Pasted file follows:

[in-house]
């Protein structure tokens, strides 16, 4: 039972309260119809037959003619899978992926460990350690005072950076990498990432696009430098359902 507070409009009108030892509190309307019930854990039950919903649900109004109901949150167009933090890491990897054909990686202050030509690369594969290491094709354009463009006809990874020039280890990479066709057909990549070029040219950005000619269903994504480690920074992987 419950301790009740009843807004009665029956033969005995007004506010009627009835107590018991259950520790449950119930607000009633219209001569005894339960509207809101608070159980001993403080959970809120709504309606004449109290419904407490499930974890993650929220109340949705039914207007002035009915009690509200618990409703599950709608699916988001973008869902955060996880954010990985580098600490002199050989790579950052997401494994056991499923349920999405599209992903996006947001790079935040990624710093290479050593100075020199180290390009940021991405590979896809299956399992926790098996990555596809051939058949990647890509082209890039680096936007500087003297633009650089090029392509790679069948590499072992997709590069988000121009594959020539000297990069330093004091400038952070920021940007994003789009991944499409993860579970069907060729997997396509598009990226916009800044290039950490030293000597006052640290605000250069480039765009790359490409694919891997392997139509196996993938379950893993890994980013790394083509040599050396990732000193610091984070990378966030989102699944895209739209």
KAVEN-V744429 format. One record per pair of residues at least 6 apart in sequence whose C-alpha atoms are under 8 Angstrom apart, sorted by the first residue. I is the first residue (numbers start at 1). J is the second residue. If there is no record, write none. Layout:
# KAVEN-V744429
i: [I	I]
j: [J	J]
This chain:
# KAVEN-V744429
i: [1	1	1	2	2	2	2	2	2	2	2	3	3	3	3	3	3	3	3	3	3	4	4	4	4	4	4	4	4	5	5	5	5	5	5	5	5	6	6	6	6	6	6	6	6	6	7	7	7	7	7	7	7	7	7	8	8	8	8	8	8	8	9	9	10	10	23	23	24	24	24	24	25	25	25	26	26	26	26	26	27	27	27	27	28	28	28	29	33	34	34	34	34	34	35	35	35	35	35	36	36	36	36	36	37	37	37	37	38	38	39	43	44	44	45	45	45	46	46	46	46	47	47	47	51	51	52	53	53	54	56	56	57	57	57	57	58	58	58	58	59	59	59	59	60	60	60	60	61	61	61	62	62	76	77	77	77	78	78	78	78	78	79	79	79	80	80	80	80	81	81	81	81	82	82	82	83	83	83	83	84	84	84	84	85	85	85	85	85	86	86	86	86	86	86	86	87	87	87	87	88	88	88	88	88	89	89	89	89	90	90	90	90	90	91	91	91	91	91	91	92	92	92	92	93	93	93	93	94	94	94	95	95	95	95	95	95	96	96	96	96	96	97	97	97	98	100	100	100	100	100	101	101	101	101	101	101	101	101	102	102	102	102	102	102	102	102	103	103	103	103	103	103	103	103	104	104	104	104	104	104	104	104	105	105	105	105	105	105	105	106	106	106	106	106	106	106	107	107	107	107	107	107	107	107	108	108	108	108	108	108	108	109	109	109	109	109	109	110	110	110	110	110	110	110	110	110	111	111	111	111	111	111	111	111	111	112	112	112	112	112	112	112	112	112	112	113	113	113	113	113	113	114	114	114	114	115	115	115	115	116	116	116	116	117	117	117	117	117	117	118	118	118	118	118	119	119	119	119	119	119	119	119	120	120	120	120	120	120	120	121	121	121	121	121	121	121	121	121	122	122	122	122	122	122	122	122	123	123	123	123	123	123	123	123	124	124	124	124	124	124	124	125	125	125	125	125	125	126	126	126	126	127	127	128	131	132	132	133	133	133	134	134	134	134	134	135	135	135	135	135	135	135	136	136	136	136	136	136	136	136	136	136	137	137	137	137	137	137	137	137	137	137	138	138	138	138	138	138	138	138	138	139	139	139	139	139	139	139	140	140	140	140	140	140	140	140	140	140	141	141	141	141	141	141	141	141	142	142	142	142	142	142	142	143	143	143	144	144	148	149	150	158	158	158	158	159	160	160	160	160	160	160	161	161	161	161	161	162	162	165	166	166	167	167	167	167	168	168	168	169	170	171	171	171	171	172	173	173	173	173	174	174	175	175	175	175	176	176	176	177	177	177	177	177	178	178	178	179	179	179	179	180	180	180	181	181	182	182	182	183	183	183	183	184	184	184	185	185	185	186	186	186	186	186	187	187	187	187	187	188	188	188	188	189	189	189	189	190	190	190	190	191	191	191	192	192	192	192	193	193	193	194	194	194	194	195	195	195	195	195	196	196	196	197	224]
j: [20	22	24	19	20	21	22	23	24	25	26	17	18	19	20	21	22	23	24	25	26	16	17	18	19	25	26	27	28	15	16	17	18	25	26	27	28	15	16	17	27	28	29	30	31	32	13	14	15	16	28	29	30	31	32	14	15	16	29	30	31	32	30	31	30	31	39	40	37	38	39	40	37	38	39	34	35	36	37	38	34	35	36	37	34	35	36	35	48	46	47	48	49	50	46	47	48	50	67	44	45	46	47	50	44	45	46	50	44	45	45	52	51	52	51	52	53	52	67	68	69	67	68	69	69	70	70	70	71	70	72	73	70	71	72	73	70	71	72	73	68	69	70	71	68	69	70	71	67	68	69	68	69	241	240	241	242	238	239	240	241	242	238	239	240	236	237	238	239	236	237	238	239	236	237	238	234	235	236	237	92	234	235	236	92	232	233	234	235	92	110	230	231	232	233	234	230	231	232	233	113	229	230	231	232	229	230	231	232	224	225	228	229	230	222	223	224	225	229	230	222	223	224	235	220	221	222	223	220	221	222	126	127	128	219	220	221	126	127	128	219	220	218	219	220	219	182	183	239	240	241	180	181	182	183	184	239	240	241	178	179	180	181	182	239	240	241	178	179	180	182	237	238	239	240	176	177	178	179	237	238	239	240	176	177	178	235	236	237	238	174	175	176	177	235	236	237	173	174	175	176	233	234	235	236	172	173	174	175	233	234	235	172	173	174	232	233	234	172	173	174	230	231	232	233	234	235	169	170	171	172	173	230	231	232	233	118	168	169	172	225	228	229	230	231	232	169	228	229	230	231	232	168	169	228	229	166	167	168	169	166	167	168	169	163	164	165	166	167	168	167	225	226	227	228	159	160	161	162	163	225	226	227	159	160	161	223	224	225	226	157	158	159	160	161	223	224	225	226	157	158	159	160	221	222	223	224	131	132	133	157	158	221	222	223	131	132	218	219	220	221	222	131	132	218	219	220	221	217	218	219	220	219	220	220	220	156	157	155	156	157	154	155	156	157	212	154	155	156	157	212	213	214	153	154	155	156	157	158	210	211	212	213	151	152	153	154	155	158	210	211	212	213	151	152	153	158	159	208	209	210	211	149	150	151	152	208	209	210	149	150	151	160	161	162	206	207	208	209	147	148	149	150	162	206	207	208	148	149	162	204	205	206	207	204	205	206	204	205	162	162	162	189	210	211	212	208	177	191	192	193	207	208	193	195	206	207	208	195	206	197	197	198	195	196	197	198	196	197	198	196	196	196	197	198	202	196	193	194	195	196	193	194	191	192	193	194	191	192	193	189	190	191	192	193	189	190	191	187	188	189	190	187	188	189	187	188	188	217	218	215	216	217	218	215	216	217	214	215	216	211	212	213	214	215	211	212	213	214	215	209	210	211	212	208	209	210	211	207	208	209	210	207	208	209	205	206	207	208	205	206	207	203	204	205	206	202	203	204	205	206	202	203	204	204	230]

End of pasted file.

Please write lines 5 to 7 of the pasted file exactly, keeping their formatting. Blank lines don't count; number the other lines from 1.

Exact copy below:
i: [I	I]
j: [J	J]
This chain: